A review of the record reveals that, on this point, Perle may be literally correct. I know of no declarative statement by Perle that Iraq was indeed responsible for the 9/11 attacks.

But Perle’s serial use of innuendo – particularly in repeatedly pushing the story that 9/11’s operational mastermind, Mohamed Atta, met a senior Iraqi intelligence official, Ahmad Samir al-Ani, at a Prague café in April, 2001 — to suggest Iraqi responsibility for the attacks was a major feature of his statements and writings within weeks of 9/11 itself.

(Of course, his friend and fellow-member of the Defense Policy Board, James Woolsey, was even more outspoken about both the alleged Prague meeting and Iraqi responsibility for 9/11. See “And Then There Was Woolsey”. Indeed, Woolsey’s constant public assertions of Iraq’s alleged links for 9/11 – presumably made in DPB meetings chaired by Perle, as well as in the media – give the lie to Perle’s video-taped declaration in response to an anti-war activist on his own “The Case for War” production that aired last month on PBS: “I didn’t hear statements to the effect that Iraq was responsible for 9/11.”)

He first raised the Prague meeting in an interview published by the Chicago Sun-Times on October 21, 2001, when he was asked by Linda Frum (the sister of Perle’s American Enterprise Institute (AEI) colleague and co-author, David Frum) what Washington should do if alleged state sponsors of terrorism could not be persuaded to change their ways.

“It may be necessary to destroy two of these regimes before the others understand that we’re serious,” he replied. “I have my own candidate for who’s next [after Afghanistan]. Iraq is working assiduously on weapons of mass destruction, and we know, for example, that Iraqi intelligence officers met with Mohamed Atta in Prague.”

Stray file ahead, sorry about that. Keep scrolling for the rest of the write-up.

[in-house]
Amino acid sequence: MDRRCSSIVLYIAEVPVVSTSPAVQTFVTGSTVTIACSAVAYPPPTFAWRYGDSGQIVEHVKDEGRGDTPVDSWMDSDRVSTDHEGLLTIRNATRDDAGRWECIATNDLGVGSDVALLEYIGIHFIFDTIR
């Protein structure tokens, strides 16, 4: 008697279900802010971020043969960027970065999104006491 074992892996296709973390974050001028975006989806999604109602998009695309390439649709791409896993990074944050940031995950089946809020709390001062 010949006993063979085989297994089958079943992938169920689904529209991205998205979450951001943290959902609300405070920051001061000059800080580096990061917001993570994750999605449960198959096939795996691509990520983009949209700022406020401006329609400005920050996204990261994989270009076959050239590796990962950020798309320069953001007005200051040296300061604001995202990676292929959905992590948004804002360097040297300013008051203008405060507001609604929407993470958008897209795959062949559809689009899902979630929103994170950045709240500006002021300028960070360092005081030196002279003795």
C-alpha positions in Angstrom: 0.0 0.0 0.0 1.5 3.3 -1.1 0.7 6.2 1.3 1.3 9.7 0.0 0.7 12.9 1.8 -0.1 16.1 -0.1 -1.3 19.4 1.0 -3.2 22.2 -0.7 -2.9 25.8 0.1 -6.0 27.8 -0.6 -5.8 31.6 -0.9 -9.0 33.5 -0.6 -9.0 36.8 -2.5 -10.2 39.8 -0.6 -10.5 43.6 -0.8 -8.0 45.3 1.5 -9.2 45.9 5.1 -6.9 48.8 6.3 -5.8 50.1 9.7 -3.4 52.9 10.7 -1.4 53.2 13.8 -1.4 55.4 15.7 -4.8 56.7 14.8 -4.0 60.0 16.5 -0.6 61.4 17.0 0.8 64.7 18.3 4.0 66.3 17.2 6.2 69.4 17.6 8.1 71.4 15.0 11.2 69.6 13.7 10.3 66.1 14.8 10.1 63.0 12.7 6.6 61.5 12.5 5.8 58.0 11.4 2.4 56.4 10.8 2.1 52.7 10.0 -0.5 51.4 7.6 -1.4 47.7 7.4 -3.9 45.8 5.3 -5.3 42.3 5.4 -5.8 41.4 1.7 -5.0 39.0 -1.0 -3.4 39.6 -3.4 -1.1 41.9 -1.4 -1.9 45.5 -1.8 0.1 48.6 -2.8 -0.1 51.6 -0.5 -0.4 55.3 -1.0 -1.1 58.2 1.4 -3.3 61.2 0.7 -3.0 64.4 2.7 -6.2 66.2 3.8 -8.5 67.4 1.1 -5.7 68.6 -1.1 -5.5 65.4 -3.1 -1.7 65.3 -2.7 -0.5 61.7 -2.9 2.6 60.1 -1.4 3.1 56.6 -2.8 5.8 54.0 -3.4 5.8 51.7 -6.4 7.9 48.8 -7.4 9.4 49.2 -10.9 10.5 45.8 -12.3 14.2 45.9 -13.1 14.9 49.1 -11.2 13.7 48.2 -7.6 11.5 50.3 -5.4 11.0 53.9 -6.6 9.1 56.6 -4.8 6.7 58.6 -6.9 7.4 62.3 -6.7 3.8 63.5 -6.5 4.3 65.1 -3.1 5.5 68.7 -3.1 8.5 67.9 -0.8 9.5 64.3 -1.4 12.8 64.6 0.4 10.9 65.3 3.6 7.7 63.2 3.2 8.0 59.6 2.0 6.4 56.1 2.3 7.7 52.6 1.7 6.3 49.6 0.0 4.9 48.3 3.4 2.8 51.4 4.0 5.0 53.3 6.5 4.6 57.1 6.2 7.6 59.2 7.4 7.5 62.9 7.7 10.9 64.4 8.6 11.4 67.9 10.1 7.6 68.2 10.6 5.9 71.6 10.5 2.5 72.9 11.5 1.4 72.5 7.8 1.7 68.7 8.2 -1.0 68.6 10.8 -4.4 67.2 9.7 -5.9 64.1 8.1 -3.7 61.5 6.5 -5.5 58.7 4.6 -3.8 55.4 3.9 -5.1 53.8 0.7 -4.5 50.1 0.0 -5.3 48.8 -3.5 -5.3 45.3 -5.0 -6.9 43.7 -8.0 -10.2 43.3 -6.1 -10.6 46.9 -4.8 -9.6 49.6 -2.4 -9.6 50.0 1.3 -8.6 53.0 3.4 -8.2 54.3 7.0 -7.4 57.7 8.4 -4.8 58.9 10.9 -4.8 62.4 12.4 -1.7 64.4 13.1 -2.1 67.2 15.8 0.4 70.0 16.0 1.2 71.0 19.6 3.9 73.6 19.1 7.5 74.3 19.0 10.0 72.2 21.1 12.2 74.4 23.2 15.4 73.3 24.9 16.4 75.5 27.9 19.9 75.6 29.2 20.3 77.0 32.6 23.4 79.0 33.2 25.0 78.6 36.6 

In a November 21, 2001, article run by the Gannett New Service, he and Woolsey were identified as “among those in the federal intelligentsia who suspect Saddam had something to do with Sept. 11 and perhaps the anthrax postal assault that followed.

“Perle noted that ‘enough of a linkage has been established’ between Iraq and al-Qaida, bin Laden’s base group,” Gannett reported. “He pointed to recent statements by Czech leaders that a high-ranking Iraqi intelligence agent, Ahmed Khalil Ibrahim Samir al-Ani, was expelled from Prague following an April meeting with Mohamed Atta — the suicide pilot the FBI has tagged as the field captain of the Sept. 11 hijackings.

“…Woolsey also noted the meeting. “Maybe Iraqi intelligence and the chief bomber of Sept. 11 like Prague’s beautiful architecture,” he said sarcastically. “But at some point, it seems to me, we begin to get to at least a strong likelihood Iraq has been involved in some way.”

In an op-ed published by the New York Times December 28, 2001, Perle argued that Saddam Hussein “…operates a terrorist training facility at Salman Pak complete with a passenger aircraft cabin for training in hijacking.

“His collaboration with terrorists is well documented. Evidence of a meeting in Prague between a senior Iraqi intelligence agent and Mohamed Atta, the Sept. 11 ringleader, is convincing.”

(Perle, incidentally, also charged Saddam with running a vast, secret nuclear programme in this op-ed, a charge Vice President Dick Cheney would echo for the first time three months later, in March, not, as is commonly believed, in August, 2002.